Hypertension, also known as high blood pressure, in a mother-to-be can affect her unborn baby in many ways. A woman is considered to have hypertension if her blood pressure is 140/90 or higher; a reading of 180/110 or higher is considered severe. There are two distinct types of pregnancy hypertension: chronic and gestational. Each has a different cause and different effects on mother and baby. Severe gestational hypertension can lead to preeclampsia or eclampsia. The more severe the case of hypertension, the higher the risk for problems.
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Chronic hypertension develops before the woman becomes pregnant. Sometimes the woman is aware that she has high blood pressure and may even be on medication for it. In other cases, the mom-to-be discovers she is hypertensive during a routine prenatal checkup in the first trimester. Chronic hypertension can lead to intrauterine growth restriction, or IUGR, a condition in which the unborn baby can't get enough nutrients and oxygen through the placenta and, therefore, the baby grows too slowly. Other possible problems stemming from chronic hypertension include preterm birth, stillbirth and placental abruption, a condition in which the placenta detaches from the uterus before the baby is born.
Gestational hypertension, also called pregnancy-induced hypertension, develops during pregnancy after the 20th week. Pregnancies with gestational hypertension also put the unborn baby at risk for IUGR, stillbirth, preterm birth and placental abruption. Gestational hypertension raises the likelihood of developing preeclampsia or eclampsia, conditions combining hypertension and protein in the urine.
Preeclampsia and Eclampsia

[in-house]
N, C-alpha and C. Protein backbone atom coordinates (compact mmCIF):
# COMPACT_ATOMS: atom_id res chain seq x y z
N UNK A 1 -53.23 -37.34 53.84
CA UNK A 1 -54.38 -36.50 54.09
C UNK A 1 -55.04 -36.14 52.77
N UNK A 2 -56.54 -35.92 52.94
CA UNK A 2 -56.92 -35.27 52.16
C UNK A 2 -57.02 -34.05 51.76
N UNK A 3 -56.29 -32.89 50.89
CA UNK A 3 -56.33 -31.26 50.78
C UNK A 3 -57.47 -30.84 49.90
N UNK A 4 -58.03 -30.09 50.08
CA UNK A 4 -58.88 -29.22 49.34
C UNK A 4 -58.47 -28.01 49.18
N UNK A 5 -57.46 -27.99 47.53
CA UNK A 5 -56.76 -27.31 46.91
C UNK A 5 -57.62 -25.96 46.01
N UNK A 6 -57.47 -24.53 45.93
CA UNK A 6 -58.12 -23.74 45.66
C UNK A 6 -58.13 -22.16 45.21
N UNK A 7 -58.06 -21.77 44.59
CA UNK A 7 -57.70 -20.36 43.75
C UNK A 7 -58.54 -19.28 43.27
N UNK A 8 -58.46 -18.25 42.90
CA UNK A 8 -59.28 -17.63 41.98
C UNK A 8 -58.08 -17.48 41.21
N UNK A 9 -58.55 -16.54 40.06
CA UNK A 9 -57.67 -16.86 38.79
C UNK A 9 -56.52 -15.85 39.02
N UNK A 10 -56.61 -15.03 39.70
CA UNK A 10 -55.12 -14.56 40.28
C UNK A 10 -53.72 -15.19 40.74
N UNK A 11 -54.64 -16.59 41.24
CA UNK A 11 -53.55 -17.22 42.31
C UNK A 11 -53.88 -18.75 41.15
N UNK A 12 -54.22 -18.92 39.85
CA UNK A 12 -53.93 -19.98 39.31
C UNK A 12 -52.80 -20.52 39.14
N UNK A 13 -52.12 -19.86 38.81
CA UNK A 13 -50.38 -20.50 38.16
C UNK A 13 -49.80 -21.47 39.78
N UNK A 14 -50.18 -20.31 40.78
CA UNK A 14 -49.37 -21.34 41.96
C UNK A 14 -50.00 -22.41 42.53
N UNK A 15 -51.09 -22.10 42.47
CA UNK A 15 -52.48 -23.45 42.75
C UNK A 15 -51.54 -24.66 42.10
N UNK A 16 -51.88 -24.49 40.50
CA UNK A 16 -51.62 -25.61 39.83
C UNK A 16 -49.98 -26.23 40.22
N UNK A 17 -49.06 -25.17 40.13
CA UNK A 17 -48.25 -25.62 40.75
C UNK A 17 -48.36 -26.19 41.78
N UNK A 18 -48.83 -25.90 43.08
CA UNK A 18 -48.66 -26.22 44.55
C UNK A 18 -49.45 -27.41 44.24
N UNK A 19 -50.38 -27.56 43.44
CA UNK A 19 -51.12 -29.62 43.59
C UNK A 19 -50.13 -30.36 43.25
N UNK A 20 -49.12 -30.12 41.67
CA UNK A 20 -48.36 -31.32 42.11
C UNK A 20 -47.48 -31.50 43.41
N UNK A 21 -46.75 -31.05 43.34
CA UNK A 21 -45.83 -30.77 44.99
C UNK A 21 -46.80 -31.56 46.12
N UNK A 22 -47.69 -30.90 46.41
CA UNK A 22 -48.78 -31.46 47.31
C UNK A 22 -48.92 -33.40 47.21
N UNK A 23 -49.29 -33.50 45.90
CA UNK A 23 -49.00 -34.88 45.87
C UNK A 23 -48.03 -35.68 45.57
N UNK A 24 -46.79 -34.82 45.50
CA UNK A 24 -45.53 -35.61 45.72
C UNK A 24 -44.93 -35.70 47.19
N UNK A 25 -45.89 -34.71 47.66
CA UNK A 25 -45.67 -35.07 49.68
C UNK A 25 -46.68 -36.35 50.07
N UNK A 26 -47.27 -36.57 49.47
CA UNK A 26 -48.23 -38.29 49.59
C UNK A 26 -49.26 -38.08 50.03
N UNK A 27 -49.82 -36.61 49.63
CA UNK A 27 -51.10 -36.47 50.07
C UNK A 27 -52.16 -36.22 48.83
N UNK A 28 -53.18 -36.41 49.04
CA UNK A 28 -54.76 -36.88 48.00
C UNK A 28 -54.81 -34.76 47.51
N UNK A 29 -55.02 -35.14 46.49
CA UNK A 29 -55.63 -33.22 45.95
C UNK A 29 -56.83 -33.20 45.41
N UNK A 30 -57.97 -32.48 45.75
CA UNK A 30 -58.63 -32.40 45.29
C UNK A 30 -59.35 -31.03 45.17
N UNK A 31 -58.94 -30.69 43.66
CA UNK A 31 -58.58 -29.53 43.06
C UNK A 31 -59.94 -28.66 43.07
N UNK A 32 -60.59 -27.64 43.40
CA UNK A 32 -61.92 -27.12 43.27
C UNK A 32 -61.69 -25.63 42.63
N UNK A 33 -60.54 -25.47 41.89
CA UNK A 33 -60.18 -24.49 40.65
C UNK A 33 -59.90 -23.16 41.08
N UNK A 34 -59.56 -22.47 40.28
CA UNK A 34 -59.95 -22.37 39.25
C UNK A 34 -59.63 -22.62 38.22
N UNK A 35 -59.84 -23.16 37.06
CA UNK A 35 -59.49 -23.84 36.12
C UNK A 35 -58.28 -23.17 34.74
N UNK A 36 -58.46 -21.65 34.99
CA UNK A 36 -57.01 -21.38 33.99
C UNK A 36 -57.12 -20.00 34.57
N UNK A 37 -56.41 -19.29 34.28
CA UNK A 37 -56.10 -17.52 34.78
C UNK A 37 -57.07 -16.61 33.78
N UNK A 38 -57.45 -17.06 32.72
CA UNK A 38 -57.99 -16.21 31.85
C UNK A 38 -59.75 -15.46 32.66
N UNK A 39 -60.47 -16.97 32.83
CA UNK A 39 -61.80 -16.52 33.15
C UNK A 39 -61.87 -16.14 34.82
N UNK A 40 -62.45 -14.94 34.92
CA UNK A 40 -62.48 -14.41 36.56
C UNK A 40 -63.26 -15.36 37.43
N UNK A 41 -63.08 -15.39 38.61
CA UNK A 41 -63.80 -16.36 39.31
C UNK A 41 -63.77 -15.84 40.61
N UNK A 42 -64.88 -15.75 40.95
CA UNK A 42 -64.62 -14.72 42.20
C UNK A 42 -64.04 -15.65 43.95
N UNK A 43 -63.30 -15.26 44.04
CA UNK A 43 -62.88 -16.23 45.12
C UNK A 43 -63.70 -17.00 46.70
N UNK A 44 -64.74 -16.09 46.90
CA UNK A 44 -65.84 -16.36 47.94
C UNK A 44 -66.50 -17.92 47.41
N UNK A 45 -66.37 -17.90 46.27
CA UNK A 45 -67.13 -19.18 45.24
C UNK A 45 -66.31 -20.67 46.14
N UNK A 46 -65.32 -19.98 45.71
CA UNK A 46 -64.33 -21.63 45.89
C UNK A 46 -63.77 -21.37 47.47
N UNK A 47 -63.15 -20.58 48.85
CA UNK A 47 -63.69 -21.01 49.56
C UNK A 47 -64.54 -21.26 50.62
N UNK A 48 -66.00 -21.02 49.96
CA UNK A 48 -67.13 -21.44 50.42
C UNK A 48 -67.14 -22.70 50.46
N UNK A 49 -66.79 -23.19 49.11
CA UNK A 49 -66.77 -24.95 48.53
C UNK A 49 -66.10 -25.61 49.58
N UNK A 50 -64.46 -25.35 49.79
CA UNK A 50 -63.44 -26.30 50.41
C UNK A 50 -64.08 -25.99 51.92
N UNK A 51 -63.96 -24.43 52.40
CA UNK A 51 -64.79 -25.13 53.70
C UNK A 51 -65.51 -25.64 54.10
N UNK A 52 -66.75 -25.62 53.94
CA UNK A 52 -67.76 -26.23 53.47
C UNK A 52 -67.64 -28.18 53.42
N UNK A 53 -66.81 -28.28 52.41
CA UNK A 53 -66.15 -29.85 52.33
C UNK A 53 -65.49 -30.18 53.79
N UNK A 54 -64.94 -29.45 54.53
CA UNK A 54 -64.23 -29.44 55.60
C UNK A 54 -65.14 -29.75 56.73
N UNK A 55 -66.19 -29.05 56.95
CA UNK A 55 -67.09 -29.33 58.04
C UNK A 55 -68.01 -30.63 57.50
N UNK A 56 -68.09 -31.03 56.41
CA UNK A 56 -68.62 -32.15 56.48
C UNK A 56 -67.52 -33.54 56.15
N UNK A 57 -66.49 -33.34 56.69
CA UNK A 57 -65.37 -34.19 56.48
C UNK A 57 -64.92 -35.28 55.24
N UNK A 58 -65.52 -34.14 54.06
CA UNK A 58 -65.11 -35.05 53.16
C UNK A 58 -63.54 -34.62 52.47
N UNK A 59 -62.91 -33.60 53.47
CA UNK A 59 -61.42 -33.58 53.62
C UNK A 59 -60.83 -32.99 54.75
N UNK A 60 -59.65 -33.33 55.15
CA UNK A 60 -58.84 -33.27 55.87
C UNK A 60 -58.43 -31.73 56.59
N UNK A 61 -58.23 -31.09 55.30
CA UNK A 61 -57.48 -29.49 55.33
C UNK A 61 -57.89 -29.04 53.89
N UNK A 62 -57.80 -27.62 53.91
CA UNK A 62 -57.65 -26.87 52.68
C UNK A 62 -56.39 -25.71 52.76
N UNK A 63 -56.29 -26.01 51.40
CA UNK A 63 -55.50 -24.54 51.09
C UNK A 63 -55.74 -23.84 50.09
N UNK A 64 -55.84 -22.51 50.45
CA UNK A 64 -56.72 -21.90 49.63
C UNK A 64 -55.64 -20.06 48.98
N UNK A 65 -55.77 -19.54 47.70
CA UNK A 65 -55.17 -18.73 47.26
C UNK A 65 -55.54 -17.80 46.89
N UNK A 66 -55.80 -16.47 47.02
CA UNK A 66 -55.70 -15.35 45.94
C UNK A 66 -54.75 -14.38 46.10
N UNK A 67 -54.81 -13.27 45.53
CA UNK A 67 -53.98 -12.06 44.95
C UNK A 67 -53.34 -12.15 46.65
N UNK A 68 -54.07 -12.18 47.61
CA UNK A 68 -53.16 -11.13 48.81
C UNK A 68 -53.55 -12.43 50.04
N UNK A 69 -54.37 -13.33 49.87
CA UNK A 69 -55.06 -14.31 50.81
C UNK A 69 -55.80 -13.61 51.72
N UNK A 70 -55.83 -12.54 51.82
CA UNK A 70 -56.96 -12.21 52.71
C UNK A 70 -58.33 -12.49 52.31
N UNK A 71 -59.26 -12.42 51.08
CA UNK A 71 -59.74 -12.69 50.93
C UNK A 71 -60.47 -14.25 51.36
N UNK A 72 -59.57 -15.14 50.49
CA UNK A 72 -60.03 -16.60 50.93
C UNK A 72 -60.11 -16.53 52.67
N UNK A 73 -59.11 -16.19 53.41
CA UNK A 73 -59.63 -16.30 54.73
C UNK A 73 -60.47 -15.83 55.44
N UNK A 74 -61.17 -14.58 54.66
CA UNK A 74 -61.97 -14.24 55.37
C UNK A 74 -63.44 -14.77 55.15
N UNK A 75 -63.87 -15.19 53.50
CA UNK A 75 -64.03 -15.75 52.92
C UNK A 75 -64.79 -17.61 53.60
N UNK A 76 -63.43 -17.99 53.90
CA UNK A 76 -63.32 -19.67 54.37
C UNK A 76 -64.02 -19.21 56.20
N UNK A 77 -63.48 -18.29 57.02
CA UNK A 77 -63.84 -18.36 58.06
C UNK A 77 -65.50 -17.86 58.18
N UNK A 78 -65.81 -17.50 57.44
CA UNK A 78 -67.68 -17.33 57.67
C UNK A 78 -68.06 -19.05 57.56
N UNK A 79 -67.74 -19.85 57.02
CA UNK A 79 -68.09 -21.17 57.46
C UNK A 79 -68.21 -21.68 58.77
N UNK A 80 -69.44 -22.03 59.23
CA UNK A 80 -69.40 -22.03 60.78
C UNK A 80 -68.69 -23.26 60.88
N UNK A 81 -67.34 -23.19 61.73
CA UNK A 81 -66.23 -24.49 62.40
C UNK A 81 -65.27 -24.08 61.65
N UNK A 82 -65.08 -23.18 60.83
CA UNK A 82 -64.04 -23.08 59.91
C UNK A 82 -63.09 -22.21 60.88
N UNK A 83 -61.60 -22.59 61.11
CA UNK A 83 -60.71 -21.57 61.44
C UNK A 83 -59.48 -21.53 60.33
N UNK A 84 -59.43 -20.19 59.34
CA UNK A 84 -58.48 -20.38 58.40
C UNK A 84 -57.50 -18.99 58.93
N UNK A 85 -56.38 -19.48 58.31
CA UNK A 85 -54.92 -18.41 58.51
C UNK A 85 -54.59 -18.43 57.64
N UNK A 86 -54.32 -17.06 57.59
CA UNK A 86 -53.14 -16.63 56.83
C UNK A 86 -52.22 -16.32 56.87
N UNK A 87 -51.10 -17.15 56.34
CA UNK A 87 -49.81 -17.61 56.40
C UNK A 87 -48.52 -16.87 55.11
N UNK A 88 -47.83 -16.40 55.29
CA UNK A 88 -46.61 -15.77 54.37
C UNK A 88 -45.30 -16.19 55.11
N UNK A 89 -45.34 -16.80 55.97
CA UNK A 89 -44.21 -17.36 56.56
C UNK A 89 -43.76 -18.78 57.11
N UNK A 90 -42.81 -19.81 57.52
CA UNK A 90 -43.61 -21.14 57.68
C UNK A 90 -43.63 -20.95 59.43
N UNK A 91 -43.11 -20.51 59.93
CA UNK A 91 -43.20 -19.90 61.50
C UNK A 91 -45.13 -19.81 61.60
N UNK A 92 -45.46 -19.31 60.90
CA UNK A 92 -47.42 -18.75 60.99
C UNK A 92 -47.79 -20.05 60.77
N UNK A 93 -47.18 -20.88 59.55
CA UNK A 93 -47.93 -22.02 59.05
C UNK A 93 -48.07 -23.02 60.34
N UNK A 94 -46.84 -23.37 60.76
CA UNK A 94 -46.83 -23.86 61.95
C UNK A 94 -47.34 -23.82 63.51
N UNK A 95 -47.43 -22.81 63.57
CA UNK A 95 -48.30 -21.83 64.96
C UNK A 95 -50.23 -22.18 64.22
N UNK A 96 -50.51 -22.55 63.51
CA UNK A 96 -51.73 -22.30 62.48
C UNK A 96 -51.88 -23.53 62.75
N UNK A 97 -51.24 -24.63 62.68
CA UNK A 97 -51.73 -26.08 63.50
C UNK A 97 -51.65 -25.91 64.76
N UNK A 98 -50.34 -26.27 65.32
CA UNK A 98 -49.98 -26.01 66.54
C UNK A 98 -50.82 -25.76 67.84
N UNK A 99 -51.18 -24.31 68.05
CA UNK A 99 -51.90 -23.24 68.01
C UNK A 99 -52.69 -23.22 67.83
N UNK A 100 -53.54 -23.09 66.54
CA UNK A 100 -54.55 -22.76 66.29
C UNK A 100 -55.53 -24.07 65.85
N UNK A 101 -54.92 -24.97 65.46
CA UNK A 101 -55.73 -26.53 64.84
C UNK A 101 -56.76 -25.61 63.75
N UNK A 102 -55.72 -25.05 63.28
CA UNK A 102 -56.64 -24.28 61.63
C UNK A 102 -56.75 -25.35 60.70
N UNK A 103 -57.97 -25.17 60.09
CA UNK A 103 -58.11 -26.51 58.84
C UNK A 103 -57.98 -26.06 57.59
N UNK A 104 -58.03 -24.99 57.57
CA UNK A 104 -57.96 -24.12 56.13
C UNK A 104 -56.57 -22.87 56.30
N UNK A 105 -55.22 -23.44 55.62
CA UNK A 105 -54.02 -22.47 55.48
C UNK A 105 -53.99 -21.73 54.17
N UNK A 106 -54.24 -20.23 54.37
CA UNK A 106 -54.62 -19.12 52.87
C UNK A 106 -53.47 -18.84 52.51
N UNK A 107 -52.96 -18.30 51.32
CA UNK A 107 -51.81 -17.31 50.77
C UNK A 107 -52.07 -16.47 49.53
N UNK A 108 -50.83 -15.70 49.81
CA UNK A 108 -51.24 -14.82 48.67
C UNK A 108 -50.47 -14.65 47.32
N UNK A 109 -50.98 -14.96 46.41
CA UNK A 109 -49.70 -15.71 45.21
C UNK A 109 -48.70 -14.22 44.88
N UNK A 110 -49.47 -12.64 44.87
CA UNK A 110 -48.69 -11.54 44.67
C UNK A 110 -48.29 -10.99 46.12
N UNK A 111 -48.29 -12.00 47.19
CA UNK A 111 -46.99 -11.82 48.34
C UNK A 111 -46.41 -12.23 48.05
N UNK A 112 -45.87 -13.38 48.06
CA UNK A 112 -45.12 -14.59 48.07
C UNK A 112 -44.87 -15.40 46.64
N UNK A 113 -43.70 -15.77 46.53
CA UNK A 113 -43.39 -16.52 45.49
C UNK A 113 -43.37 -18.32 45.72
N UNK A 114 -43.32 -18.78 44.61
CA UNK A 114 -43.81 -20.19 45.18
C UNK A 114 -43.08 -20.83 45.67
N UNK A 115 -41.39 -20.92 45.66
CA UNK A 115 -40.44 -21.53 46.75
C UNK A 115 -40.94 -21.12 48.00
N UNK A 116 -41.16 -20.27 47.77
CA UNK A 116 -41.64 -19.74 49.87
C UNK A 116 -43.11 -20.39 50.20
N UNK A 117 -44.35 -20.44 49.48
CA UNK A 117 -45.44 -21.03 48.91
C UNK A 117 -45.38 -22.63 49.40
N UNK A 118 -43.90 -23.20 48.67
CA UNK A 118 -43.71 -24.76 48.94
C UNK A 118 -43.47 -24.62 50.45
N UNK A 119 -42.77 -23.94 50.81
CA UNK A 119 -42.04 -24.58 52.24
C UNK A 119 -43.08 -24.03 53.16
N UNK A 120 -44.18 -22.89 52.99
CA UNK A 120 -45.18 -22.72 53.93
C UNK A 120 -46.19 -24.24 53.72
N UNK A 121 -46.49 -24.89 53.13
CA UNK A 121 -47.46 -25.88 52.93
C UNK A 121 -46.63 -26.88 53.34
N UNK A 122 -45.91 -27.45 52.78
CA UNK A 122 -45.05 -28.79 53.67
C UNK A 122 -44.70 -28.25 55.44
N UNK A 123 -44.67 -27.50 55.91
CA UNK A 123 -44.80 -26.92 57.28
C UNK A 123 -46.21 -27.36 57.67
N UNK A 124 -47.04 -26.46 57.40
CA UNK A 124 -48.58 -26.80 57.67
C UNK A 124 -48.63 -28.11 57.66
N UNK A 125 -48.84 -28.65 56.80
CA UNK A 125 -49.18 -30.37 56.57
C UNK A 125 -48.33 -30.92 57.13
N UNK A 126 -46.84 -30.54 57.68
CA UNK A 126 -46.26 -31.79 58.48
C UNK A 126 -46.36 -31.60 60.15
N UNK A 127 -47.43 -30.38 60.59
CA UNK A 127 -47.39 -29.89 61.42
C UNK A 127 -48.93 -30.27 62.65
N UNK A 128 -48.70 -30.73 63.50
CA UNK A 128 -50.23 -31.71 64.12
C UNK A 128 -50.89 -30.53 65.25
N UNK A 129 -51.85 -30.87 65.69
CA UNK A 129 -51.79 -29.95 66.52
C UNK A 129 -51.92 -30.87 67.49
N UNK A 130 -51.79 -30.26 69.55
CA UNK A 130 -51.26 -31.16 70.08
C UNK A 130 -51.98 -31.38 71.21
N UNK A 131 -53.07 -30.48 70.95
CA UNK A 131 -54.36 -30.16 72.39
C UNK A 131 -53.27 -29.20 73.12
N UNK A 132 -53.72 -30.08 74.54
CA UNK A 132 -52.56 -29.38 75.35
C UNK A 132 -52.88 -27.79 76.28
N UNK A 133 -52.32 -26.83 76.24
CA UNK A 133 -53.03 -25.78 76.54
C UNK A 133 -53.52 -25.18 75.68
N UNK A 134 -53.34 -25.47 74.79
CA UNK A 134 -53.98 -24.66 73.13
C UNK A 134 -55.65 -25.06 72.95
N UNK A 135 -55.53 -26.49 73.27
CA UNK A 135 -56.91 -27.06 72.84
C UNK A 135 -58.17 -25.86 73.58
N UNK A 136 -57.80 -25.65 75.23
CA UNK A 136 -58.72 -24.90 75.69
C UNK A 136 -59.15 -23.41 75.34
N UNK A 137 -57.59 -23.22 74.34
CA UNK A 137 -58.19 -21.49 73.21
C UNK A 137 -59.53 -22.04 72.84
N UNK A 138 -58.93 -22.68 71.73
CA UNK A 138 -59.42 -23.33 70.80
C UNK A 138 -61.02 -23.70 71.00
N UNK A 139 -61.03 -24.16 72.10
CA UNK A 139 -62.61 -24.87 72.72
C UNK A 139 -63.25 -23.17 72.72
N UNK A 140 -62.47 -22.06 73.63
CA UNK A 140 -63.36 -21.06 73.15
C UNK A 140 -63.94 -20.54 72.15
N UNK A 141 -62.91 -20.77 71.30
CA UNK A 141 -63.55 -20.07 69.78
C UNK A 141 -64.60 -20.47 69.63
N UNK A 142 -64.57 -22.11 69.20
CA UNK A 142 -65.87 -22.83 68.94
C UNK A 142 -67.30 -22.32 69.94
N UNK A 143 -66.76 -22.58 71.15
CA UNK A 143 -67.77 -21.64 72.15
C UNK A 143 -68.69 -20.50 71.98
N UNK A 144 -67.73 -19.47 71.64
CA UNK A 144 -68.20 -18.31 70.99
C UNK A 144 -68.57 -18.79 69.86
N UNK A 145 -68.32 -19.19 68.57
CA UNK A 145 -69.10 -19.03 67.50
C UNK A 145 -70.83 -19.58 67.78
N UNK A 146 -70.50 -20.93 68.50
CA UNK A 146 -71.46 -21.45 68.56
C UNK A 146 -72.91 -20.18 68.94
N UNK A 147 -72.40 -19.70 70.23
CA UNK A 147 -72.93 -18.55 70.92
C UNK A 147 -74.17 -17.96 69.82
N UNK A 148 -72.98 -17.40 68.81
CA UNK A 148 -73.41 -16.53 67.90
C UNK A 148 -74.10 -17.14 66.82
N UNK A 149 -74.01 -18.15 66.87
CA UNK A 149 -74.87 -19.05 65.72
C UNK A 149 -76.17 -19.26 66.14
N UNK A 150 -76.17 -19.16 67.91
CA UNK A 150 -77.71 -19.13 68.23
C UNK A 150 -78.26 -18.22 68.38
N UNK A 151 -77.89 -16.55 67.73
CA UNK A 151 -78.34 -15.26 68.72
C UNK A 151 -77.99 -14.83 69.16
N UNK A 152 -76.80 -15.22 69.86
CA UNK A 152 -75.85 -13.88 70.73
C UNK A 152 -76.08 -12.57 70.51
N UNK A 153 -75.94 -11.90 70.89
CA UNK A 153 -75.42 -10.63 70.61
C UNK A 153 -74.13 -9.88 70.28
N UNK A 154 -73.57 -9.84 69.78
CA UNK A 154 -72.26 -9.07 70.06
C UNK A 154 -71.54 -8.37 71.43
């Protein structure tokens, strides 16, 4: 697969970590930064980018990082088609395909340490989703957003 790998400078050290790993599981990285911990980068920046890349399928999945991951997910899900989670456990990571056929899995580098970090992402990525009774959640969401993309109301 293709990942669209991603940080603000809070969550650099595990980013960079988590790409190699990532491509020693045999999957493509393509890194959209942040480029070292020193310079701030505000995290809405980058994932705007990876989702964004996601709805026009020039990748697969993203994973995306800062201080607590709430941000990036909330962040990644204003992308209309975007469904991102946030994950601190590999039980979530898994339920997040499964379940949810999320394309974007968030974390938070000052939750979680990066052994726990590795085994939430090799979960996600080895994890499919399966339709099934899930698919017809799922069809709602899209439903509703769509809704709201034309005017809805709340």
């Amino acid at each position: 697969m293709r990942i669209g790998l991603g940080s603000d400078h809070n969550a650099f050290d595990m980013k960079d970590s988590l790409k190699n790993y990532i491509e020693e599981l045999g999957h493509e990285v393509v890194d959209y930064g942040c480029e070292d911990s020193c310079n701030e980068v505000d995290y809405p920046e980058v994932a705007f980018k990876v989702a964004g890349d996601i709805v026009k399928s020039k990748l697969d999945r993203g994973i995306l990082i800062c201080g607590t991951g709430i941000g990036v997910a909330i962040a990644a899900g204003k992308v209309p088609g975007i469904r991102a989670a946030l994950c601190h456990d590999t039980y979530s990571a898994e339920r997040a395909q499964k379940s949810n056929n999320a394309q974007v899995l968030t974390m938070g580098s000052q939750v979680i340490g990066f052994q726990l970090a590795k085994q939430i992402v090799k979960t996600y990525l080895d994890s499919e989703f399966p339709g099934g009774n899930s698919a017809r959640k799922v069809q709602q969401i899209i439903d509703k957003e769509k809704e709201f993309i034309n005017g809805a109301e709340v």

Preeclampsia is the less-severe form of the dangerous condition eclampsia. In both of these conditions, the pregnant woman not only has high blood pressure, but also has protein in her urine, which a urine test should detect during standard prenatal visits. These conditions can cause all of the same problems as other forms of high blood pressure and also a problem called acidosis, in which the baby's body builds up too much lactic acid and he falls unconscious in the womb. In the worst-case scenario, preeclampsia and eclampsia can lead to the death of both mother and baby if left untreated.
There is no known surefire prevention or treatment for either chronic or gestational hypertension during pregnancy. Limiting salt intake, using hypertension medications safe to use during pregnancy and bed rest may, however, help some pregnant women lower their blood pressure. The standard treatment for severe hypertension of either type or hypertension accompanied by protein in the urine is to deliver the baby as soon as possible. In some cases, this may involve delivery of a premature infant, which can affect the baby's health if it is not ready to thrive outside the womb.
Future problems for babies born to a hypertensive mother, especially babies who were born prematurely due to maternal hypertension, include learning disabilities, cerebral palsy, epilepsy, deafness and blindness. These babies may also be more prone to diabetes or hypertension of their own when they grow older.